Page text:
Death In Black & Blue

Death In Black & Blue
Dane La Born

Dane La Born

This last week has been one of the worst in recent memory.

Starting with the murder of Alton Sterling, followed closely on the heels by the killing of Philando Castile, followed closely by the murder of five officers during a protest, followed by the first drone kill on U.S. soil, followed by the shootings of officers all over the nation, and finally, followed by protests, during which some protesters pelted officers with rocks and fireworks, resulting in full-scale riot suppressive action from the police.

Good god, what a week.

The narrative of “black man killed by police” is not a new thing. Ever since Michael Brown was killed, Black Lives Matter has put the nation’s focus on police brutality and violence. The killings of Alton Sterling and Philando Castile are a bit different, though, as they were armed.

Alton Sterling was killed with two officers on top of him and his hands pinned to his side. You hear an officer shout “Gun!” and then they shoot him. They shoot him laying on the ground, in the back. Alton Sterling wasn’t supposed to be armed, he was a felon, and there are laws against that. However, I’m fairly positive our police officers aren’t supposed to carry out gestapo-style executions. As has become the normal for things like this, it was captured on video, not that that’s ever made too much of a difference in the past.

Philando Castile, though, changes this narrative up as much as I think it can be changed. Castile proved what so many people in BLM have been saying for years now. That it doesn’t matter what you do. That “complying” with officers is in no way a guarantee that you’ll still be alive by the end of the encounter. Philando Castile worked as a cook at a Montessorri school. Castile memorized 500 children’s names and if they had food allergies. He made sure kids didn’t go hungry, even if that meant it came out of his pocket. Philando Castile was, by literally all accounts, a stand-up and law-abiding citizen. Philando Castile was shot dead by an officer after informing the officer that he had a concealed carry permit, and that he was removing his weapon before getting his ID out.

Castile’s girlfriend, Diamond Reynolds, started streaming live on Facebook moments after the officer shot her boyfriend. Castile is bleeding out next to her as she, clearly in shock and miraculously composed under the circumstances, explains to us what just happened. There was a child in the car, too, it’s worth noting. The officer fired his gun and killed Castile while a four-year-old little girl sat in the backseat. A girl who knew him as a father. She watched him bleeding out. In the video, the officer still has his gun pointed at Castile, who is barely conscious, and is screaming in a blind, terrified rage at Reynolds, who calmly reminds the officer that he had asked Castile for his license, and that Castile was complying.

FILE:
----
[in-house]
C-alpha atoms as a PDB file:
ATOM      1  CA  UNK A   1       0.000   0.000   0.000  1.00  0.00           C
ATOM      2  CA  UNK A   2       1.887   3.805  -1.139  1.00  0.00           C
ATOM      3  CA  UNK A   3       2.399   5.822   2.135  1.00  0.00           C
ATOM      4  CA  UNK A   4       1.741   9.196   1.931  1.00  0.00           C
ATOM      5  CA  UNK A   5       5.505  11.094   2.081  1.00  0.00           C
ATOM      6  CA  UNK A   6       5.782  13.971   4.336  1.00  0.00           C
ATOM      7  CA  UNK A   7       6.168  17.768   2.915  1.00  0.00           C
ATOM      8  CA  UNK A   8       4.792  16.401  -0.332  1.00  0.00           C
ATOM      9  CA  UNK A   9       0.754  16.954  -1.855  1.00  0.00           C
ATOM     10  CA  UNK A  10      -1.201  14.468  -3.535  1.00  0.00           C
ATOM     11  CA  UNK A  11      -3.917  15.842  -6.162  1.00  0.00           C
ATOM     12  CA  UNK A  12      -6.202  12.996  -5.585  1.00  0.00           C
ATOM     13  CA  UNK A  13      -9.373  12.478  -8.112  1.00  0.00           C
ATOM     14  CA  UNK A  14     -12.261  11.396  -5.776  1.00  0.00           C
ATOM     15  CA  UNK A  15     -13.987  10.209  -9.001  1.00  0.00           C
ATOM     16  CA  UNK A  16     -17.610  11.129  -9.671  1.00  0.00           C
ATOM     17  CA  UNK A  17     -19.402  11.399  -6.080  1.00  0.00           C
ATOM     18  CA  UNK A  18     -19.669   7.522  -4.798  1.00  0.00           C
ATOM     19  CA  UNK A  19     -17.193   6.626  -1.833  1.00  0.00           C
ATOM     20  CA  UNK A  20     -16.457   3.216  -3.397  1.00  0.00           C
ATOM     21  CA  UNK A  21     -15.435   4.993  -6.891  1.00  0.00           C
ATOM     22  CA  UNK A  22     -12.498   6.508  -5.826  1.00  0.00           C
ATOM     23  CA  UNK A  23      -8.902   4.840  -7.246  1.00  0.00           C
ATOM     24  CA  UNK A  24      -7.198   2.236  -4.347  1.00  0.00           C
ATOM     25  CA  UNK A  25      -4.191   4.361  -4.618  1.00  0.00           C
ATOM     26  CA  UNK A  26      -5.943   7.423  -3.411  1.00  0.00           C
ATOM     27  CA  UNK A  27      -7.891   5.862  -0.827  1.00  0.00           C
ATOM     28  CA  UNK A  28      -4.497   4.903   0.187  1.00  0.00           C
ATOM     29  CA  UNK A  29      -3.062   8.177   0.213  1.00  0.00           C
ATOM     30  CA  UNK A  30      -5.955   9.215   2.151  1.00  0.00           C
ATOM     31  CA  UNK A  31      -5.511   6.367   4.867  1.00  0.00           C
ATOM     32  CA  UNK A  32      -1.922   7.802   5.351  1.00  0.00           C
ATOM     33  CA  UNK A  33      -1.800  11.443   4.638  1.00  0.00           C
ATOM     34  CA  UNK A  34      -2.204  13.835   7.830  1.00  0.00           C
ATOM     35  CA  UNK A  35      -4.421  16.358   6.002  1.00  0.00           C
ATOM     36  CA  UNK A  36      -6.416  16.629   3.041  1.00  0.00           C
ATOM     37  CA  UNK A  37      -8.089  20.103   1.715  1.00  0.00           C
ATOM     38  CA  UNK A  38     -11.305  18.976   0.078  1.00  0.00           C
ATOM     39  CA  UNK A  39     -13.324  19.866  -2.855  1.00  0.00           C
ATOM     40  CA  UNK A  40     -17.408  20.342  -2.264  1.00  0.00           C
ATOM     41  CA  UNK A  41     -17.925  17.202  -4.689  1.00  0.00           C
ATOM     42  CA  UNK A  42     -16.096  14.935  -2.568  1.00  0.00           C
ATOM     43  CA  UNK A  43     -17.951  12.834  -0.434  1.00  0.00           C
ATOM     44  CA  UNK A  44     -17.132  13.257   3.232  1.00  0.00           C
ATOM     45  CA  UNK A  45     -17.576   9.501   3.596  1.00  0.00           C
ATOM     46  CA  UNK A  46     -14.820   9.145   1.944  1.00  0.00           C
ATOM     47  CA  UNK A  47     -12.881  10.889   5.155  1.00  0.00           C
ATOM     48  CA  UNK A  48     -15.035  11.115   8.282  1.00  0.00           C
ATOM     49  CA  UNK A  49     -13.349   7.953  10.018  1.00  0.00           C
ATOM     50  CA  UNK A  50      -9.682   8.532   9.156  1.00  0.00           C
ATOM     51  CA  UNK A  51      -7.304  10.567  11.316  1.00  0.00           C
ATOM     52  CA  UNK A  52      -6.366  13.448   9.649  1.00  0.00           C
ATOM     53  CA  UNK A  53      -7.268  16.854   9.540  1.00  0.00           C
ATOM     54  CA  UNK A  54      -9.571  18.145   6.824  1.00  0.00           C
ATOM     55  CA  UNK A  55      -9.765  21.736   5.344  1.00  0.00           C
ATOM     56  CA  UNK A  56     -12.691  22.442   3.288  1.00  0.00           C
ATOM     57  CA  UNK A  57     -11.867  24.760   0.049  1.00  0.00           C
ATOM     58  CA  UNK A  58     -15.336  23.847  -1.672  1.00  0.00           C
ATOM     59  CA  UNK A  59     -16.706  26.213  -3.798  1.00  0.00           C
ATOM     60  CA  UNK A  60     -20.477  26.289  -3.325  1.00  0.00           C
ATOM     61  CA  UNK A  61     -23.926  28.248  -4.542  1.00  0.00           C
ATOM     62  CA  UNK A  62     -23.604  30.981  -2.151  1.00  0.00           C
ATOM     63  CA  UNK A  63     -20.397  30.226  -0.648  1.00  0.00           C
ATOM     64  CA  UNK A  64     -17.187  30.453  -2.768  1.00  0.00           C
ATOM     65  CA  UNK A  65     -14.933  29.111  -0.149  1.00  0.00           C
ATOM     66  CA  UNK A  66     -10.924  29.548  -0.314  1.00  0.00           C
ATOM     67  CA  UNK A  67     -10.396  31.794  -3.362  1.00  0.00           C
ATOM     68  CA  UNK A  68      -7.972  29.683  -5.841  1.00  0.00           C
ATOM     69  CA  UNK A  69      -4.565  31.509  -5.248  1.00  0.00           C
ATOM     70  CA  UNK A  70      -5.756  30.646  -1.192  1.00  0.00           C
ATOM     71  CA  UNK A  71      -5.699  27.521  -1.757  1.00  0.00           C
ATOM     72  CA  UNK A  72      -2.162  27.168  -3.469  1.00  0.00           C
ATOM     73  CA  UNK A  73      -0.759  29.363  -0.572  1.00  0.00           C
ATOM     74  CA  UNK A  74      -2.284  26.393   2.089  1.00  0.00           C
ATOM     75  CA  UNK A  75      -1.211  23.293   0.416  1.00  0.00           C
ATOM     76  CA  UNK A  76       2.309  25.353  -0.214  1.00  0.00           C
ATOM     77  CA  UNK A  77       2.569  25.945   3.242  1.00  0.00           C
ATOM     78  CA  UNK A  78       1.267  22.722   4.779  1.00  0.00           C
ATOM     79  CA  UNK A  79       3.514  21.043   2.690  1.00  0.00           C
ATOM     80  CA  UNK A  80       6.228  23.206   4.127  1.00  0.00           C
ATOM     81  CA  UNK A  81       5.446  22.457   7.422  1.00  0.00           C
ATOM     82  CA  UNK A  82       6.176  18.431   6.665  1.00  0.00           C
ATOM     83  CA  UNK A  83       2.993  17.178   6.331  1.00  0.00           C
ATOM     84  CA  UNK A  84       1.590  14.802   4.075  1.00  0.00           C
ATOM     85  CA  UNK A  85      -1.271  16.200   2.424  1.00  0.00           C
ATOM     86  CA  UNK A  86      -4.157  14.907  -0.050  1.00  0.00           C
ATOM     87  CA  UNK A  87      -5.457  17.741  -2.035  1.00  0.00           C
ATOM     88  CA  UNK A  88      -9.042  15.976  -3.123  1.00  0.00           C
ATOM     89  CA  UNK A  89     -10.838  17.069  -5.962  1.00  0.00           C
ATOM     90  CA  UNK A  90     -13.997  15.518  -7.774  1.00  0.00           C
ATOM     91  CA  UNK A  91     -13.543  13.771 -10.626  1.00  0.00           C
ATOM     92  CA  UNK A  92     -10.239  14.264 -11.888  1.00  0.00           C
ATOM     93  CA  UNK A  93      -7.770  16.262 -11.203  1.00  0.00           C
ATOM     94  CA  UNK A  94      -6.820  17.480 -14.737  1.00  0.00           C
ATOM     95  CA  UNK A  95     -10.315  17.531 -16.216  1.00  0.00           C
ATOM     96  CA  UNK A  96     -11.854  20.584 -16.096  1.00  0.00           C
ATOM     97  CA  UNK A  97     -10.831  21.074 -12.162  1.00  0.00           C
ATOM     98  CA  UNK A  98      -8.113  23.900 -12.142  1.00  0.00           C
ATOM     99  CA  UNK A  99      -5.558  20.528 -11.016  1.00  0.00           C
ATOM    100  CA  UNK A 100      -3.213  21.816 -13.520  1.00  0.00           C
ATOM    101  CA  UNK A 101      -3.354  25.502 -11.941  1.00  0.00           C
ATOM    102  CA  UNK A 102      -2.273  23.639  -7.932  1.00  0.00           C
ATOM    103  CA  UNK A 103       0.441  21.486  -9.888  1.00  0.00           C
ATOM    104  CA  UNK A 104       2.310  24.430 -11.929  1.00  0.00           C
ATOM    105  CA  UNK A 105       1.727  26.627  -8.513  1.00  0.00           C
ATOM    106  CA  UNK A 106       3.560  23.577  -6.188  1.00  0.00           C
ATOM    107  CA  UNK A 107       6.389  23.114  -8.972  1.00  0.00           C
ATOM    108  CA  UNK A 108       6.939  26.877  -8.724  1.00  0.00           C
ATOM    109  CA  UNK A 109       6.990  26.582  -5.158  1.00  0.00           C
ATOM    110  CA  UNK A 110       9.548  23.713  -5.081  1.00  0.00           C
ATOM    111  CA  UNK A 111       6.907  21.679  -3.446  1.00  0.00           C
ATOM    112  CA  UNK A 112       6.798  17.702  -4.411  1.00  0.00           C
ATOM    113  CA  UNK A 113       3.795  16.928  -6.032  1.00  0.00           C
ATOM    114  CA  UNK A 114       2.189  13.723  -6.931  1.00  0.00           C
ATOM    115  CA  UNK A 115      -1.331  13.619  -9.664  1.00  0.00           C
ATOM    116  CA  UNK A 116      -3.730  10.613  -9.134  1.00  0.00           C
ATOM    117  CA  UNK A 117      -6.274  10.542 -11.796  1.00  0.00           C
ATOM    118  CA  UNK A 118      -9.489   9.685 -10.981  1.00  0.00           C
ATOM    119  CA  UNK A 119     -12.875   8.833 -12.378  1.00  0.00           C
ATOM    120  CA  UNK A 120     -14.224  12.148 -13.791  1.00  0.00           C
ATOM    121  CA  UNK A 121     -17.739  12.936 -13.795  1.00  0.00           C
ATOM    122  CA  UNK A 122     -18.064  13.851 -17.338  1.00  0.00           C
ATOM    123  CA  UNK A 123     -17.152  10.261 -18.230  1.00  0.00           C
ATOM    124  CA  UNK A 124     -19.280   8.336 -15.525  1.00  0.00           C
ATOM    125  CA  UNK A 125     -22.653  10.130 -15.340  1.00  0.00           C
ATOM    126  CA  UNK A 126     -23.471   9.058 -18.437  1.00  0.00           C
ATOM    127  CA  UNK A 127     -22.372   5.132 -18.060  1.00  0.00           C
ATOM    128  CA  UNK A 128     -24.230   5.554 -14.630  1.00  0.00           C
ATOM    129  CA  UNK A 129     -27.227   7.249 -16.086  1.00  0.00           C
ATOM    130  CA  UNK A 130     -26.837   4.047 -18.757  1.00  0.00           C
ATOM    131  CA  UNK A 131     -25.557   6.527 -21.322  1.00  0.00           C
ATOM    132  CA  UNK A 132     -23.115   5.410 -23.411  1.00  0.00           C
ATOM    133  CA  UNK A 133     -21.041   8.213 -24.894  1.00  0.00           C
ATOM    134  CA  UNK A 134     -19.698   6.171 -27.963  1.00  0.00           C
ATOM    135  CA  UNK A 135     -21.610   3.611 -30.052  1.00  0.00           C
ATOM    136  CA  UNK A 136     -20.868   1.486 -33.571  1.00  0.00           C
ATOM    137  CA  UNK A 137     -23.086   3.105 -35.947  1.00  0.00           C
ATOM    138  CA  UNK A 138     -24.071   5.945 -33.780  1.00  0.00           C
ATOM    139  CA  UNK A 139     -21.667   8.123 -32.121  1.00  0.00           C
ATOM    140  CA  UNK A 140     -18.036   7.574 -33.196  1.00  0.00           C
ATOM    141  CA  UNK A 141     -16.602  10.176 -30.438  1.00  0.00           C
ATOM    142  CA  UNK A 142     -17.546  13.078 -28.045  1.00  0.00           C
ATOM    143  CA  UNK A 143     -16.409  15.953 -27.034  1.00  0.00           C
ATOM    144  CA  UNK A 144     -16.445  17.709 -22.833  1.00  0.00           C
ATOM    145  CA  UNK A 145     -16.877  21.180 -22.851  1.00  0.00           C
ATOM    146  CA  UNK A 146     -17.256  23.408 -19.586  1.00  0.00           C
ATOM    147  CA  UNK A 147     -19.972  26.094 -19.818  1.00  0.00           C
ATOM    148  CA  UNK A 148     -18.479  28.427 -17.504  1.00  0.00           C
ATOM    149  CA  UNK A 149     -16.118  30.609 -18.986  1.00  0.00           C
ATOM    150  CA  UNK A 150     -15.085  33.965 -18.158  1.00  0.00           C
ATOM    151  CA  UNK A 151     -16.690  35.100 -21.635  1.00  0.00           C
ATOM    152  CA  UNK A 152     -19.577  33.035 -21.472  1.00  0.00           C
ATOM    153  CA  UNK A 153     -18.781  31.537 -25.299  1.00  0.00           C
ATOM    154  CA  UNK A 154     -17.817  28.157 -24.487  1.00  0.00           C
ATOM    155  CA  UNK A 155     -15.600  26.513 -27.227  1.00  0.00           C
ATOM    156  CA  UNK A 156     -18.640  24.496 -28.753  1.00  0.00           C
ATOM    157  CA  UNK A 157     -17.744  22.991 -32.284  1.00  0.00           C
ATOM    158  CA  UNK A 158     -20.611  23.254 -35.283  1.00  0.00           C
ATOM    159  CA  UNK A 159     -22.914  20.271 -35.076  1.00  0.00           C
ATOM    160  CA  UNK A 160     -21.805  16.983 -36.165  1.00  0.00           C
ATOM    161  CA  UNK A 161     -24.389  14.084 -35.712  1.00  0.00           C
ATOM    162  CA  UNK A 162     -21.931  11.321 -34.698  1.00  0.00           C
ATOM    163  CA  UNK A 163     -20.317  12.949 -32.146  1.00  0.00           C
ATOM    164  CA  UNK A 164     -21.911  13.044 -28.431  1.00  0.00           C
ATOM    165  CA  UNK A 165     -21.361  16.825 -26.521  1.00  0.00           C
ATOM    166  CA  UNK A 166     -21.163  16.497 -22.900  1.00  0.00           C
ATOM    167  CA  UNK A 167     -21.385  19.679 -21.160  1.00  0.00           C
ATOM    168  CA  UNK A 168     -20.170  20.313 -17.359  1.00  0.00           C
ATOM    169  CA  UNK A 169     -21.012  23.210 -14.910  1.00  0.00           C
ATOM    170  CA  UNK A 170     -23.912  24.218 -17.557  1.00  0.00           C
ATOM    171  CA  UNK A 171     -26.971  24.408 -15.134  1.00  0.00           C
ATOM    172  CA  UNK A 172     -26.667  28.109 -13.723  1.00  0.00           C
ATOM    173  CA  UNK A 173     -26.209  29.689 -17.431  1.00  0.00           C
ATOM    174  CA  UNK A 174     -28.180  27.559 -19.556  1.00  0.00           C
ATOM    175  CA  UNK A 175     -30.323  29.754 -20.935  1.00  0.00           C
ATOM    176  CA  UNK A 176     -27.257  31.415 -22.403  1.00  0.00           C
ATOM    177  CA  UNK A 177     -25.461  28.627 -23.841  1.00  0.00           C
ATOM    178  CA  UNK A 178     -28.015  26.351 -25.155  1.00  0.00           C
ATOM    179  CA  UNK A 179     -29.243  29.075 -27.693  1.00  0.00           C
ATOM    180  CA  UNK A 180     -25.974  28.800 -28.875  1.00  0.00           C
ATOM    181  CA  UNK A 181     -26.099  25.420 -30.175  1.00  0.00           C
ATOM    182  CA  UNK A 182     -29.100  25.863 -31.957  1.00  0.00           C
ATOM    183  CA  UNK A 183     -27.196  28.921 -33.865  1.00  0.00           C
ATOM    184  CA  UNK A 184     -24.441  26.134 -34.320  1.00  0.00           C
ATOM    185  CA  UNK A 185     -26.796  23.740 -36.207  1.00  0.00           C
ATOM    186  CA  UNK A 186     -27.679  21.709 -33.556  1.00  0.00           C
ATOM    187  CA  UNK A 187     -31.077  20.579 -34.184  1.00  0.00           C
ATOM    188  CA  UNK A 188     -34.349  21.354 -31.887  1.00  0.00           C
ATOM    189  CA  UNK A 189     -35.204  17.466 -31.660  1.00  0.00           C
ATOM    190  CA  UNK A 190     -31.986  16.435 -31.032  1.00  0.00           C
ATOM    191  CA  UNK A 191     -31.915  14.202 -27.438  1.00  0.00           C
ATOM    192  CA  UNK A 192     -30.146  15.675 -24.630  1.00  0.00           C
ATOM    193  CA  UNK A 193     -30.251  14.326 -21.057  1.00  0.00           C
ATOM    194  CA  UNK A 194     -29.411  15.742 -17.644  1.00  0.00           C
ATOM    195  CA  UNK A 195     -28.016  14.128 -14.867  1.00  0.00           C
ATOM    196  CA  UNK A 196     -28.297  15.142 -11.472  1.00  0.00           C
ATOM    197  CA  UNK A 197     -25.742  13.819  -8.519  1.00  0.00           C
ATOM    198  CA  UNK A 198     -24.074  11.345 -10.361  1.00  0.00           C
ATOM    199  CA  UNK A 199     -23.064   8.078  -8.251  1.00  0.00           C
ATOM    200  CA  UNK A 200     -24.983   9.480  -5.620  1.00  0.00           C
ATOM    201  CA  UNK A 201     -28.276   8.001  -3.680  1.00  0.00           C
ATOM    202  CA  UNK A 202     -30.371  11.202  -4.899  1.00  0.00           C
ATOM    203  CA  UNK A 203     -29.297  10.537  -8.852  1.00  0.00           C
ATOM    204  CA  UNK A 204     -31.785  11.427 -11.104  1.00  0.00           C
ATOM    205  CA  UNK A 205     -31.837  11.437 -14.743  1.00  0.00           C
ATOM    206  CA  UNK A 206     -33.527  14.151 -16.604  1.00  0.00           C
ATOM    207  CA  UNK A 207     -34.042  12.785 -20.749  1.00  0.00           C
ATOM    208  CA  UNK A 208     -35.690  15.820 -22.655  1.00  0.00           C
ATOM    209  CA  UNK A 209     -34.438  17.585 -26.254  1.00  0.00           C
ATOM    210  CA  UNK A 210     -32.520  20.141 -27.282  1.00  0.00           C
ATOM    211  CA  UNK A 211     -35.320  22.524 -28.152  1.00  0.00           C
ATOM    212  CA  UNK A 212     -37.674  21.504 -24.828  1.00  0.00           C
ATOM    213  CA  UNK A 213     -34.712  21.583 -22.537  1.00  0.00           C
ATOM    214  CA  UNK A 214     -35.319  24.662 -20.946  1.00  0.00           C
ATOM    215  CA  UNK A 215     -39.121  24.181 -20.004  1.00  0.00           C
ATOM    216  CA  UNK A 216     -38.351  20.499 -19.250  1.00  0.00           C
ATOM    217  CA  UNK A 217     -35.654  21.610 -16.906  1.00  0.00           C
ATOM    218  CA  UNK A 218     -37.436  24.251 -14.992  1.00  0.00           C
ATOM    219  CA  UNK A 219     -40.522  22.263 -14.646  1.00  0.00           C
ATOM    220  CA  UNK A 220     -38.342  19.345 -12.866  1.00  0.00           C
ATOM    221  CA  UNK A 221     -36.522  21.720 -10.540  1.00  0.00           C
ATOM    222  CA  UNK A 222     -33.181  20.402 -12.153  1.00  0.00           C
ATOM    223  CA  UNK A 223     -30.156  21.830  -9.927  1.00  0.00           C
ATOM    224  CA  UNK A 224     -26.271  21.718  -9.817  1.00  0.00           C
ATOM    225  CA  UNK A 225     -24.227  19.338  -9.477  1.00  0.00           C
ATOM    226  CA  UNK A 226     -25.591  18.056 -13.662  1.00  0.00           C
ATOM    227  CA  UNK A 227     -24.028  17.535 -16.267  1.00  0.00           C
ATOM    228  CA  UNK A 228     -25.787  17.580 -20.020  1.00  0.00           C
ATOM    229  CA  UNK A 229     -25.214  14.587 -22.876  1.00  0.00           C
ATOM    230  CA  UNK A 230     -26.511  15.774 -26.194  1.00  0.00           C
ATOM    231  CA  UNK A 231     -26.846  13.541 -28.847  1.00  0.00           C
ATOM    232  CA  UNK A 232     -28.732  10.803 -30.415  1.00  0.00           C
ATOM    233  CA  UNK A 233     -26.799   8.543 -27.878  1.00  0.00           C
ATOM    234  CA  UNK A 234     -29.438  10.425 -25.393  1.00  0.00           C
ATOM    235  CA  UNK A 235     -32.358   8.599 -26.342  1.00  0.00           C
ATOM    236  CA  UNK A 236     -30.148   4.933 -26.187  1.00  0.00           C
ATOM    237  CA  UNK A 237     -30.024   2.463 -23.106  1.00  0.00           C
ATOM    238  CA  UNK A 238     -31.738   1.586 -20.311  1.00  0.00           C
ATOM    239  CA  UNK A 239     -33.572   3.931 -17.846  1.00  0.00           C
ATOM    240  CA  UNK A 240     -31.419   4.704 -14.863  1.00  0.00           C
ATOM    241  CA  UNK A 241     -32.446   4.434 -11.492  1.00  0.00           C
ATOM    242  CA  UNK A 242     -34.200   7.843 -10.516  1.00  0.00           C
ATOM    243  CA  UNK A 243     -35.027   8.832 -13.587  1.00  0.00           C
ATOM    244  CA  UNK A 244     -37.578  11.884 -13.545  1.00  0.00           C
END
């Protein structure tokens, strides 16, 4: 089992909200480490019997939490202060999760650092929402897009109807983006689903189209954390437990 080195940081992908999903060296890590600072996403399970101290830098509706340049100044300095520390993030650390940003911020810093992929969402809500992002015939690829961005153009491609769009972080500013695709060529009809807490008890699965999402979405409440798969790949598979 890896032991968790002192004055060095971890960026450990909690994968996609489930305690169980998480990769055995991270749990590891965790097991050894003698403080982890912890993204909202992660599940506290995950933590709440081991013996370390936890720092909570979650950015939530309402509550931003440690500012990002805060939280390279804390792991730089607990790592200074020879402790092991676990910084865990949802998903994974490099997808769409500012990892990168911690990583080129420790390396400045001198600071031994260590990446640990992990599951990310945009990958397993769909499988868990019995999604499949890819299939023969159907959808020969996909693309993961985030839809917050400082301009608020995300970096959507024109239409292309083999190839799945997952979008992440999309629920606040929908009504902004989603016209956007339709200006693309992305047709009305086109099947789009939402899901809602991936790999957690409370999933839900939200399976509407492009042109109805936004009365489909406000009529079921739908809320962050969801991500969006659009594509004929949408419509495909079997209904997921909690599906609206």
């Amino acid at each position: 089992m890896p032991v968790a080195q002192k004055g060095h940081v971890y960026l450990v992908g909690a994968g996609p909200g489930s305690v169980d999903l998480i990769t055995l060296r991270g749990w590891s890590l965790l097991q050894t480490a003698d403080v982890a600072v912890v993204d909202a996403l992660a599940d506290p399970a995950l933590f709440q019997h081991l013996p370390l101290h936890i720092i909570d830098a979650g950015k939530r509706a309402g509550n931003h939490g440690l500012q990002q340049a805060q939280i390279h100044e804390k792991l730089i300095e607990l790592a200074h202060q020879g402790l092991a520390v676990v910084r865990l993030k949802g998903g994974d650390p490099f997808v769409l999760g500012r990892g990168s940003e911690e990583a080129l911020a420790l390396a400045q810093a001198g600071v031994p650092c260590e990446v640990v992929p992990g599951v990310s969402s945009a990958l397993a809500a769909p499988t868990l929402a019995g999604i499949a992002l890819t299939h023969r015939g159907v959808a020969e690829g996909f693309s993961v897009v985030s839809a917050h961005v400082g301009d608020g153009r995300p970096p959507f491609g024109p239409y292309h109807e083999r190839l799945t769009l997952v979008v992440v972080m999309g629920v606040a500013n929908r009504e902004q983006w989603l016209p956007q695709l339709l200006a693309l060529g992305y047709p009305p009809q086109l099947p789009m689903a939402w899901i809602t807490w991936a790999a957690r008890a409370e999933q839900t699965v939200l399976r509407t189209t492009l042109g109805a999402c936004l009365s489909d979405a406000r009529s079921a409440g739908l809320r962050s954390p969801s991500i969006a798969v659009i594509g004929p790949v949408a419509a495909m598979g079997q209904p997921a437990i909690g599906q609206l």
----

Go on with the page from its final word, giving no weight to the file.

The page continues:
That narrative has been so messed up to me since the first time I heard it. “Comply or die.” That seems to be the order of the day with the police officers in this country if you are anything other than white. And yeah, it’s definitely a skin color thing, as I can point to plentyof white folks who’ve done the same or worse things that got folks of a different skin tone killed.

Sadly, everything that has happened after Castile’s killing has overshadowed that event. First in Dallas, five officers were shot by a sniper as they tended to a peaceful protest. Other officers were shot along the sides of the road. I’ll be honest — when the five officers in Dallas were killed, I was worried we’d seen the open salvo of something much, much worse. I’m still hoping against hope that I am wrong about that.

It may be a stereotypical thing to say, but violence isn’t the answer here. Anything you have to say is lost the minute you raise your hands in retaliation. Many people keep bringing up Martin Luther King Jr., much to the chagrin of BLM members who remind them that MLK is gone and this is their movement. But they’re missing something fundamental that this generation in general just doesn’t seem to get. There is a need for someone like MLK. There is a need for organization. I know BLM has founders and leaders, but I can’t tell you who they are because they aren’t doing anything to let me know. They want this message out, then there needs to be a figure to get behind.

Every single time this generation has decided to fight against the powers-that-be, we fail because we are so disorganized we can’t actually tell you what we want to change, we can give you the basic ideas, but implementing them seems beyond our capacity. The same thing happened with the Occupy Movement. It was leaderless in the same way BLM seems leaderless, and ask the hippies who marched in the 60s and 70s: marches and protests only get you so far.

People keep bringing up MLK because he took action. Actual, palpable, meeting-with-the-president kind of action. Half of BLM seems to adhere to Malcolm X’s call to answer violence with violence. I can understand the knee-jerk response, but any amount of cognitive thought on that matter instantly leads to what a terrible idea it is. Because it’s not the minds walking beside you that you’re trying to change. It’s the people being pelted with rocks or arguing for the officers holding the gun on the internet. And the instant, the moment that violence comes into play, they’re done. They’re never going to hear you. In fact, to them, you just proved them right.

So stop. Stop the violence and stop the hate. Change begins with you, and as angry as I am, and as angry as so many others are, there are still so many people (Castile’s girlfriend included) who do not want this violence. That’s not what this movement is supposed to be about, and the instant it becomes that, you lose.

Categories: Commentary